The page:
The company reported net sales of $481.6 million for the quarter, an increase of 21 percent (19 percent constant-currency), compared with net sales of $398.9 million for the second quarter of 2017. Non-GAAP net sales of $474.1 million increased 19 percent (17 percent constant-currency). Columbia beat analysts’ consensus revenue estimates by $36 million.
First half 2018 net income increased 124 percent to $54.8 million, or 77 cents per share, compared to $24.5 million, or 35 cents per share, in the first half of 2017. Non-GAAP net sales through the first six months of 2018 grew $130.5 million, or 14 percent (11 percent constant-currency), to $11 billion, compared to $942.7 million in the first half of 2017. First half 2018 non-GAAP net income increased 136 percent to $65.8 million, or 93 cents per share, compared to $27.9 million, or 40 cents per share, in the first half of 2017.
Through the first six months of 2018, net sales grew 16 percent (13 percent constant-currency), to $1.1 billion compared to the first half of 2017.
“Our better-than-expected second quarter and record first half results reflect continued momentum across our brand portfolio,” Boyle said. “Our first half revenue surpassed the $1 billion dollar mark for the first time in company history led by growth in the Columbia brand driven by solid performance in the United States across all channels as well as strong growth internationally led by our Europe-direct business. We are also pleased with strong first half performance for both Prana and Sorel, including a positive consumer response to Sorel’s spring 2018 assortment and progress in evolving to a year-round brand. With the strength in the first half performance we are pleased to increase our full year 2018 financial outlook.”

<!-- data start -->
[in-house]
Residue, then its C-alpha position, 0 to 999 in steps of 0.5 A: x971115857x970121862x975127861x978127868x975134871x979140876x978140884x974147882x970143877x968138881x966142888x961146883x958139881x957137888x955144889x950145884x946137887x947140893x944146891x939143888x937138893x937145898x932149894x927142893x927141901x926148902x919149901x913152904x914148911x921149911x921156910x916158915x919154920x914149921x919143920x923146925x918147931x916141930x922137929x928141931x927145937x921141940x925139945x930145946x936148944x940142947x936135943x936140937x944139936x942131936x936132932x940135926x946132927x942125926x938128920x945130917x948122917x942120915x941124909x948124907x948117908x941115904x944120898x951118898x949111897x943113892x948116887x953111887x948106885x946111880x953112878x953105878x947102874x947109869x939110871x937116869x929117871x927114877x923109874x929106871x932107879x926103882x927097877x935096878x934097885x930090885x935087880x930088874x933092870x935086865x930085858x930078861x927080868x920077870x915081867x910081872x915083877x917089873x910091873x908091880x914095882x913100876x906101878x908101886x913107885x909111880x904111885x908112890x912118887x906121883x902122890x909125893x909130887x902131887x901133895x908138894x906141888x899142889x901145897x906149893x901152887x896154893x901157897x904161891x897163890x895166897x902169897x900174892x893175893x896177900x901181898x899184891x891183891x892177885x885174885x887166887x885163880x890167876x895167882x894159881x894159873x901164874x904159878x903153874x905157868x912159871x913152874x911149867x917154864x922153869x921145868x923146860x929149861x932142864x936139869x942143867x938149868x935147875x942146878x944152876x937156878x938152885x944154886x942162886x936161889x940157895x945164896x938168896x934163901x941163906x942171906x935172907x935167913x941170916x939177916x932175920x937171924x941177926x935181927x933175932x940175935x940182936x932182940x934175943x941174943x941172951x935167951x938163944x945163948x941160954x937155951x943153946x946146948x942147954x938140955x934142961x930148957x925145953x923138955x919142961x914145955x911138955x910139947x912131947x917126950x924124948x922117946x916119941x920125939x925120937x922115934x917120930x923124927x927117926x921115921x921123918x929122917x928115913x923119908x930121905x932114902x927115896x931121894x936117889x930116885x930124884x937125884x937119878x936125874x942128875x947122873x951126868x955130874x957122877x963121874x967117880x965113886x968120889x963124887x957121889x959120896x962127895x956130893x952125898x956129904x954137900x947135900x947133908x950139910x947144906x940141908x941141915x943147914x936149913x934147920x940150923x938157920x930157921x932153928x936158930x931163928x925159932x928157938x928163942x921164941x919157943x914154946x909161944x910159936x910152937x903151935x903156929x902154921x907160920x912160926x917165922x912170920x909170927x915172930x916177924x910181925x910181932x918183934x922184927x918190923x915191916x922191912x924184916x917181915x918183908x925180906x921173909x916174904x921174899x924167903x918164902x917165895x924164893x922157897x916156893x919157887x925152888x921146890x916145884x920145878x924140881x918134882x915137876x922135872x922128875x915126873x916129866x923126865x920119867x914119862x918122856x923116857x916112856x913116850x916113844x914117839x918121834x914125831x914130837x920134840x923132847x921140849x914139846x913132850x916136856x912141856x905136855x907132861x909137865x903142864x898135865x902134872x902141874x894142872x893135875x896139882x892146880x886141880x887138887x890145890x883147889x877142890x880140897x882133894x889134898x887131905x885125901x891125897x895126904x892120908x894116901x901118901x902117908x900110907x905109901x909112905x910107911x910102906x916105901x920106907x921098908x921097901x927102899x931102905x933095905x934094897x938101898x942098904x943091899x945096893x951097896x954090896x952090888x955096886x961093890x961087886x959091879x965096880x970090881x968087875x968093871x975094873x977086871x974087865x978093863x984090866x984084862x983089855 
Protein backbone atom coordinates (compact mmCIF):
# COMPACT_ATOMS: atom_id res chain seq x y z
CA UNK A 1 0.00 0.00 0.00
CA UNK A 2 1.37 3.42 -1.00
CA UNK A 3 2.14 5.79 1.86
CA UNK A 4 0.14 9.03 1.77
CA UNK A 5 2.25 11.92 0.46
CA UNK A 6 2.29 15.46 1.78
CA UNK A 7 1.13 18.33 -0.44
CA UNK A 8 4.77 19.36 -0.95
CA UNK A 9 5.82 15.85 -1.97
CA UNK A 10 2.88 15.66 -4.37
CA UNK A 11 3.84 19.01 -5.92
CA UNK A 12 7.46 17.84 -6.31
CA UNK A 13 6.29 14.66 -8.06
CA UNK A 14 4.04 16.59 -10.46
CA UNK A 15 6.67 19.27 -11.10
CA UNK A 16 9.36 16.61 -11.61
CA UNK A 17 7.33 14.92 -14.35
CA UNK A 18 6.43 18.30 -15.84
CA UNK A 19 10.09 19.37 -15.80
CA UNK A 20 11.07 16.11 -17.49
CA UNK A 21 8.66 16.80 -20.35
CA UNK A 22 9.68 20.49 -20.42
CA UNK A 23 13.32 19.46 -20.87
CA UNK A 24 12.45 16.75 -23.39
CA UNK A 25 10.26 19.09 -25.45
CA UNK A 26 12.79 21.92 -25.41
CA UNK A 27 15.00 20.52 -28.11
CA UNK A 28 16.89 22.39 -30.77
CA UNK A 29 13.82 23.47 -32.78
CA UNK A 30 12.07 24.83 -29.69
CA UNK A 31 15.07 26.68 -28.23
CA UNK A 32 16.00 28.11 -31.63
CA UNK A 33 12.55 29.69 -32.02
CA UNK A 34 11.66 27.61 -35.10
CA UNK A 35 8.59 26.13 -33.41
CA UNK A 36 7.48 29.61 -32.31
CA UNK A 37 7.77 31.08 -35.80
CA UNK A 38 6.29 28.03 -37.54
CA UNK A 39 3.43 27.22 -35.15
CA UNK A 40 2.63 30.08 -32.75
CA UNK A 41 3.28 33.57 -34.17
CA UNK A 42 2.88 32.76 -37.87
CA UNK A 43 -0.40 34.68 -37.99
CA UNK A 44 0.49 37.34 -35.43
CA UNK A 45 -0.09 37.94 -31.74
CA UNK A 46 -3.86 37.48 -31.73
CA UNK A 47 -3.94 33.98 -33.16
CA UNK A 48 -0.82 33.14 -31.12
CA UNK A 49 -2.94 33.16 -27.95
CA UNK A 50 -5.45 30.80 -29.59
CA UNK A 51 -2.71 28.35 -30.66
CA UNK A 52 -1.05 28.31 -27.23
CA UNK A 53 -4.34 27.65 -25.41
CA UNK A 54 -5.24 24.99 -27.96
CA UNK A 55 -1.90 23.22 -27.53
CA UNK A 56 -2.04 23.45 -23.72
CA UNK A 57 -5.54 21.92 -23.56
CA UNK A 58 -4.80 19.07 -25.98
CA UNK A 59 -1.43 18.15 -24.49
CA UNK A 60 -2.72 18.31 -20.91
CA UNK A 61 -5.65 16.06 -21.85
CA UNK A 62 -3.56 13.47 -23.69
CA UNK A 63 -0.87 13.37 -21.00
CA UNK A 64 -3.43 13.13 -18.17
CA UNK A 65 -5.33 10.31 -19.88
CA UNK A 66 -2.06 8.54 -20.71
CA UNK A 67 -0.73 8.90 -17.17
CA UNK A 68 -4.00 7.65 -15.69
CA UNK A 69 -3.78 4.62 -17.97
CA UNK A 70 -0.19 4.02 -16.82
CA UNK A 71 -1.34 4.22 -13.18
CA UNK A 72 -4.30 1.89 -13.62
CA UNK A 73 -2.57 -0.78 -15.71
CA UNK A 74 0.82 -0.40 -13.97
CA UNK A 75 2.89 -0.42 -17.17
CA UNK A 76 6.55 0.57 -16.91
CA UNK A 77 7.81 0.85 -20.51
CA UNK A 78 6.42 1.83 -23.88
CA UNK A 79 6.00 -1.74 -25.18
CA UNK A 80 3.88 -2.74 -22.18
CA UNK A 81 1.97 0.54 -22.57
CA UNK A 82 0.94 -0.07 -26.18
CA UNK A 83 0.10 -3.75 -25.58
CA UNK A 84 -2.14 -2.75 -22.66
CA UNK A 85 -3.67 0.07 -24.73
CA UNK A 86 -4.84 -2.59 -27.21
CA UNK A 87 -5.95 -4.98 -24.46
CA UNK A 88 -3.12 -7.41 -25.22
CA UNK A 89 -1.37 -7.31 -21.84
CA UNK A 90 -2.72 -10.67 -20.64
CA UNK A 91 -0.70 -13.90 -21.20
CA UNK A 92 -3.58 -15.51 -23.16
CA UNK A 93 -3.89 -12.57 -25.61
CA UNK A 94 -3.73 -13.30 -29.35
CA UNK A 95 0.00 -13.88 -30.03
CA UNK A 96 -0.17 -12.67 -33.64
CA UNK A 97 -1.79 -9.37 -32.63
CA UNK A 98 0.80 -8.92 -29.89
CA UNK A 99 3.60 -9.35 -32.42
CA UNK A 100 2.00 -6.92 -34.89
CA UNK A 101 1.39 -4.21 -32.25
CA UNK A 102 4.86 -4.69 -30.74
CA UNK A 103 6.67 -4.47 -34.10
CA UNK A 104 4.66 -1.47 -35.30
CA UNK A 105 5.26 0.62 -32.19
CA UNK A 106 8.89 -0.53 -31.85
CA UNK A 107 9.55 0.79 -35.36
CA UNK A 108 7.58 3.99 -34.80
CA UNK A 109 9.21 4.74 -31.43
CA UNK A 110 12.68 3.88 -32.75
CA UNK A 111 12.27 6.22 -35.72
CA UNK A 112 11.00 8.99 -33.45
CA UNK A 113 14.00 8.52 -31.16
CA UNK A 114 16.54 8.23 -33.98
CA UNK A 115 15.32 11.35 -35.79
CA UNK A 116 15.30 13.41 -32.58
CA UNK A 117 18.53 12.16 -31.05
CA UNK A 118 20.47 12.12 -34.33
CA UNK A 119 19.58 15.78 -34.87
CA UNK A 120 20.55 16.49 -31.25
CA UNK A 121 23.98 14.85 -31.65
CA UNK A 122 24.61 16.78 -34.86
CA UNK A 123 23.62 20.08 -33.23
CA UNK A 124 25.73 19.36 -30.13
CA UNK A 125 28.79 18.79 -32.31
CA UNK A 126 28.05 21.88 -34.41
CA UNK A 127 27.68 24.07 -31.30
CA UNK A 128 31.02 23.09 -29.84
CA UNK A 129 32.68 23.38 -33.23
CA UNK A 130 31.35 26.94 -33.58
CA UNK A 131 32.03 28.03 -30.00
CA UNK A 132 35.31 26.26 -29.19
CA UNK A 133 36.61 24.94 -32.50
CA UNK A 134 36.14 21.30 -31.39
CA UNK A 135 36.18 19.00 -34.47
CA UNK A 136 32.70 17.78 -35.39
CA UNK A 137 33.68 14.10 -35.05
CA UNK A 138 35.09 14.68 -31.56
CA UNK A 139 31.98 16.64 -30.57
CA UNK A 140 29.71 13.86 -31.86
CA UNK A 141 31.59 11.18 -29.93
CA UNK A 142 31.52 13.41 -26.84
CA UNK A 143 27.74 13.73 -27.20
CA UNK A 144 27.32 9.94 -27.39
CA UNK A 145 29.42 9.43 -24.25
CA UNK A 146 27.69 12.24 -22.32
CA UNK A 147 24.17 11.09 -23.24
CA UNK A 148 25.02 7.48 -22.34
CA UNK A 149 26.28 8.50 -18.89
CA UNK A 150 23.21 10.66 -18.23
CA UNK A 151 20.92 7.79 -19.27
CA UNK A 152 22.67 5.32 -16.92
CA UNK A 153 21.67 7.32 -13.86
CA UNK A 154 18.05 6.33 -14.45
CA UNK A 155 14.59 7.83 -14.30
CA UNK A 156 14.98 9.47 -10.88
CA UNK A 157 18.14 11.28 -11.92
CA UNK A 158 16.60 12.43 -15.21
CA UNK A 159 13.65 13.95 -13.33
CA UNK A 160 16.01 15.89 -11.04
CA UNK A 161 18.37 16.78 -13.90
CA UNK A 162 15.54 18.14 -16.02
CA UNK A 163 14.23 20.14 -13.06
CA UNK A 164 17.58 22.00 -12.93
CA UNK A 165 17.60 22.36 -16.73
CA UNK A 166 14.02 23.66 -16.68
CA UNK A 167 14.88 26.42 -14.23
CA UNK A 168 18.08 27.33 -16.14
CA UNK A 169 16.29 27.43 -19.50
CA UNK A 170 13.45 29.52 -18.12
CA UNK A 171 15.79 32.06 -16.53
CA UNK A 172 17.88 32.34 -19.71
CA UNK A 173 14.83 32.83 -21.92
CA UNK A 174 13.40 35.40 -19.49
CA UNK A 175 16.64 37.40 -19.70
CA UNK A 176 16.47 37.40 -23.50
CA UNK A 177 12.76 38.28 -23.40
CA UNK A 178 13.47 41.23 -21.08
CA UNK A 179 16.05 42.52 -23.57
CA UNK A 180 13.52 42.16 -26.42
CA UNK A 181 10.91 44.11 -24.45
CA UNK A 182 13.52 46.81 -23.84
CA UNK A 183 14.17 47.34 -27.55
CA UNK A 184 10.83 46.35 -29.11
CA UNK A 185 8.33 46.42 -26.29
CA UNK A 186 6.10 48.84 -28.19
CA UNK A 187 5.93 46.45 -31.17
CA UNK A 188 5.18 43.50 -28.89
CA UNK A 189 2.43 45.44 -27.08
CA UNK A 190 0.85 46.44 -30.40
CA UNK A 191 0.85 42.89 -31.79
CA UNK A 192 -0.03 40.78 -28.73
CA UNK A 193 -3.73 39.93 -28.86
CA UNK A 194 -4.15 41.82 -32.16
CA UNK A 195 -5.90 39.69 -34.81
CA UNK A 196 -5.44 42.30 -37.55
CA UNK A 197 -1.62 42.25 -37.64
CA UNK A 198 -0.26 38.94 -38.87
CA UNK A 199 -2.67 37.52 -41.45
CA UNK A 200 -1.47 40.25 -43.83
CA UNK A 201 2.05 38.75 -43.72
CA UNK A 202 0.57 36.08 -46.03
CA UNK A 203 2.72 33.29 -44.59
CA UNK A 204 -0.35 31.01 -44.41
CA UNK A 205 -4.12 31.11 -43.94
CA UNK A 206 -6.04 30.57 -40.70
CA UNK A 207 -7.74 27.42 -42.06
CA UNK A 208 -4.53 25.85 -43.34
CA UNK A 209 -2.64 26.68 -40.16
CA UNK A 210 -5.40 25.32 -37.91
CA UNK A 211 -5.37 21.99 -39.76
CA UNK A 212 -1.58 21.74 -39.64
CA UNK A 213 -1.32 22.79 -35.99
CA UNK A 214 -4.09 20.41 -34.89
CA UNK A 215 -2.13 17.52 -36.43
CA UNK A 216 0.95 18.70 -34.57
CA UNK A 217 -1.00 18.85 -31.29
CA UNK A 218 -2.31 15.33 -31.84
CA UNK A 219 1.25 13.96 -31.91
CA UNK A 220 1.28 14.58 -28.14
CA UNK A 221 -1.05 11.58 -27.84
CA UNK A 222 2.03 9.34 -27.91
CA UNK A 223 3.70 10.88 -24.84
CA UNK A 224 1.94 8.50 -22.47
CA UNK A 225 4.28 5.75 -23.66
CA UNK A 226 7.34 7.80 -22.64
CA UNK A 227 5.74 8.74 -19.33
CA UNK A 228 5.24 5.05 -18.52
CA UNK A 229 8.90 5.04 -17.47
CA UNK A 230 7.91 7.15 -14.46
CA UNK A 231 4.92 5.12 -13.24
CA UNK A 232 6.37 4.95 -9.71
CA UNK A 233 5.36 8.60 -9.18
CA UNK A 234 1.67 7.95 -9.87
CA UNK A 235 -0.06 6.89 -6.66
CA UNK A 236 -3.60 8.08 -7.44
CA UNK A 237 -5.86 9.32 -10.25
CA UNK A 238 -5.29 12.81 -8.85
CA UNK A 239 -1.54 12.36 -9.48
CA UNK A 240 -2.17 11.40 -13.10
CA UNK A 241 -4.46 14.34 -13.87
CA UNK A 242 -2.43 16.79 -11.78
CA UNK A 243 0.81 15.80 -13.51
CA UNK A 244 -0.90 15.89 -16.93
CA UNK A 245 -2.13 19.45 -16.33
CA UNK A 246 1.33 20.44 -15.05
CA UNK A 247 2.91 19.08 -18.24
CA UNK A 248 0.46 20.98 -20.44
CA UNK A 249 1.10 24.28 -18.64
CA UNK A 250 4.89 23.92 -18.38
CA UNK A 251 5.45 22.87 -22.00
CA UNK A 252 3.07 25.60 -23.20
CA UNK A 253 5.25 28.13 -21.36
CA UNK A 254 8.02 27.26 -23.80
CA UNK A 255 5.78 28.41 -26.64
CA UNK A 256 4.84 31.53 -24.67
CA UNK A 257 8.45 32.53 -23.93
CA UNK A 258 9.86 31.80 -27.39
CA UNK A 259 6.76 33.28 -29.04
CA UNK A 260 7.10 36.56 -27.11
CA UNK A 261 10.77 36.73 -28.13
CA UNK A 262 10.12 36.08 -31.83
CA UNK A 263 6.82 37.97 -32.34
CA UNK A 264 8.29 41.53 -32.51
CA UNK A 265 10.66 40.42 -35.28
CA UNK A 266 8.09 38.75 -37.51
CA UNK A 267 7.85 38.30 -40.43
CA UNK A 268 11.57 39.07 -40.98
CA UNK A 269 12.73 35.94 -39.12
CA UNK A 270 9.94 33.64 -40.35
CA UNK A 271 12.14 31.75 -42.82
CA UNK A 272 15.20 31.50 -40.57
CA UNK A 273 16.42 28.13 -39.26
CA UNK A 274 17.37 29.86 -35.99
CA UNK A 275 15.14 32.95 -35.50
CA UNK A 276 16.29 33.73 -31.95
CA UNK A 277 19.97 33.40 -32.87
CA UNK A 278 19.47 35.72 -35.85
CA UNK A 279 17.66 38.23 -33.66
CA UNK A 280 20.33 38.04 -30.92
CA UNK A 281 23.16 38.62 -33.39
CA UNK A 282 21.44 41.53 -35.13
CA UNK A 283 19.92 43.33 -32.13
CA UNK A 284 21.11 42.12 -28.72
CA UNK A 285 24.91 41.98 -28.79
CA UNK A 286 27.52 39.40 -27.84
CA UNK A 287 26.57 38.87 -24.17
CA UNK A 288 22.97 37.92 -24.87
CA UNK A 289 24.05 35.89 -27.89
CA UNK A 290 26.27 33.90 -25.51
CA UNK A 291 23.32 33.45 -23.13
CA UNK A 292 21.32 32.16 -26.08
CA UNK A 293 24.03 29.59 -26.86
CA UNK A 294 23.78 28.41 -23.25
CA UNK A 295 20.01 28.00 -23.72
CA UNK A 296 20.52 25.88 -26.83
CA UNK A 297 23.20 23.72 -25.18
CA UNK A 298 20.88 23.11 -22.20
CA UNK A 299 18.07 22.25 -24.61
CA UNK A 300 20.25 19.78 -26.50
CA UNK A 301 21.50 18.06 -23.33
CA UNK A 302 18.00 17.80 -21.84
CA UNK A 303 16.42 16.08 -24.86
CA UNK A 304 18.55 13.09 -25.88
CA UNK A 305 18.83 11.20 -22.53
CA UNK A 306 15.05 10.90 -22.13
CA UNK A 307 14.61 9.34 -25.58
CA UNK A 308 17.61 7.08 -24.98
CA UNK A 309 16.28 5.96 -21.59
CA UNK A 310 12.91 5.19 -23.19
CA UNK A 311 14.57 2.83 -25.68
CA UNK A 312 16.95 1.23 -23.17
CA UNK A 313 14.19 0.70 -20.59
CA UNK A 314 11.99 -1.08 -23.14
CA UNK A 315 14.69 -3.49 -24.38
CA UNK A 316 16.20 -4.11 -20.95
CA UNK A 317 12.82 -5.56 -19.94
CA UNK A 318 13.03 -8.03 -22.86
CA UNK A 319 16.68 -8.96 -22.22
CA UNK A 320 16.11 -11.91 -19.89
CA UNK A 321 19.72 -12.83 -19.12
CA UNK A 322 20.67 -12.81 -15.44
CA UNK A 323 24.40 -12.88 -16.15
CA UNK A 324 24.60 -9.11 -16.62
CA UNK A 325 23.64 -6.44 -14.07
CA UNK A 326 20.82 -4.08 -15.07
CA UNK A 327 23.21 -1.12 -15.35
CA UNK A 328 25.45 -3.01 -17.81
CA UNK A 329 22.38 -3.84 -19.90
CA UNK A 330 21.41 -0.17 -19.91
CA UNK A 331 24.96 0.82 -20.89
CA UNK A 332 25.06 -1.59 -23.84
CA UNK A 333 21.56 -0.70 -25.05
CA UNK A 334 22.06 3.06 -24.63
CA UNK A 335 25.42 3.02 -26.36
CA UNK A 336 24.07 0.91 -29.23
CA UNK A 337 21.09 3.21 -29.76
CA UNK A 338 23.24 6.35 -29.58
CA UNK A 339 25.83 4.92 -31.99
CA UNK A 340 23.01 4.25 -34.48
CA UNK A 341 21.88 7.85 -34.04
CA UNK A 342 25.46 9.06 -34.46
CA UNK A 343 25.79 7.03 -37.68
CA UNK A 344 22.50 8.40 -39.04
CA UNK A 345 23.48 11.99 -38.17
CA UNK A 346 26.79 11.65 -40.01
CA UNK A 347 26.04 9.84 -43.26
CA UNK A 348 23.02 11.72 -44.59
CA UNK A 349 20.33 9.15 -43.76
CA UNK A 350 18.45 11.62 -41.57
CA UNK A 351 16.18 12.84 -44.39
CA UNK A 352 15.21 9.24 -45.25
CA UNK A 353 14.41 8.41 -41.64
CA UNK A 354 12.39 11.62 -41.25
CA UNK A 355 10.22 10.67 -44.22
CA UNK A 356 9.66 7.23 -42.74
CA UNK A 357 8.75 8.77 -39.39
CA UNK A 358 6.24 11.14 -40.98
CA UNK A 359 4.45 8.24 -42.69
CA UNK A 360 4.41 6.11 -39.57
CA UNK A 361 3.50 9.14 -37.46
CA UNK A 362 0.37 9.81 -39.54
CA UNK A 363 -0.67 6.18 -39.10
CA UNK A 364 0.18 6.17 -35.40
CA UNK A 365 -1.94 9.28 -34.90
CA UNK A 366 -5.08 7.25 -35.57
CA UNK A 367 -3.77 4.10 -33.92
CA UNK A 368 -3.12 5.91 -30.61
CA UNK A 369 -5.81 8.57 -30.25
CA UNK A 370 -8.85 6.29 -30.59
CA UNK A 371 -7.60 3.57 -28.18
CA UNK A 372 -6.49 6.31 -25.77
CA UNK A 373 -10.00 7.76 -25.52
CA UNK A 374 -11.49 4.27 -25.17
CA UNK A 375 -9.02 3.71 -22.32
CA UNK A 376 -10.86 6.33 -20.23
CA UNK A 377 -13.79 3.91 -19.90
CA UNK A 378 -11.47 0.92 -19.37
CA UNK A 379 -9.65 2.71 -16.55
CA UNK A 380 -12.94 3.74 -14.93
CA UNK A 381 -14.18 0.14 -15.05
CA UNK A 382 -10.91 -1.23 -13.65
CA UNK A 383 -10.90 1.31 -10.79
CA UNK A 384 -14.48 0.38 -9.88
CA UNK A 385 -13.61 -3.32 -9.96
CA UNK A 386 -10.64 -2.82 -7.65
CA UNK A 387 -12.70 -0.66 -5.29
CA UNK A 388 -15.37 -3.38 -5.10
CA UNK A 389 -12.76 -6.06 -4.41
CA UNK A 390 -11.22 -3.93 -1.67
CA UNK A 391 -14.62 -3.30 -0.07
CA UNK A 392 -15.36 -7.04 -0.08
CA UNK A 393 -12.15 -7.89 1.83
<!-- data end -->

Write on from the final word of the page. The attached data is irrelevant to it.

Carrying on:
The company’s “powerful balance sheet, with $775 million in cash and short-term investments and no long-term debt,” Boyle said, will allow Columbia Sportswear to continue investing in growth initiatives such as Project Connect. According to Boyle, Columbia Sportswear’s four strategic priorities are to:
- drive brand awareness and sales growth through increased, focused demand creation investments;
- enhance consumer experience and digital capabilities in all channels and geographies;
- expand and improve global direct-to-consumer operations with supporting processes and systems and
- invest in the company’s people and optimize the company’s organization across our portfolio of brands.”
“We are excited about the second half of 2018, which we expect to include broad based revenue growth, increased demand creation spending and continued investment in our strategic priorities,” Boyle said.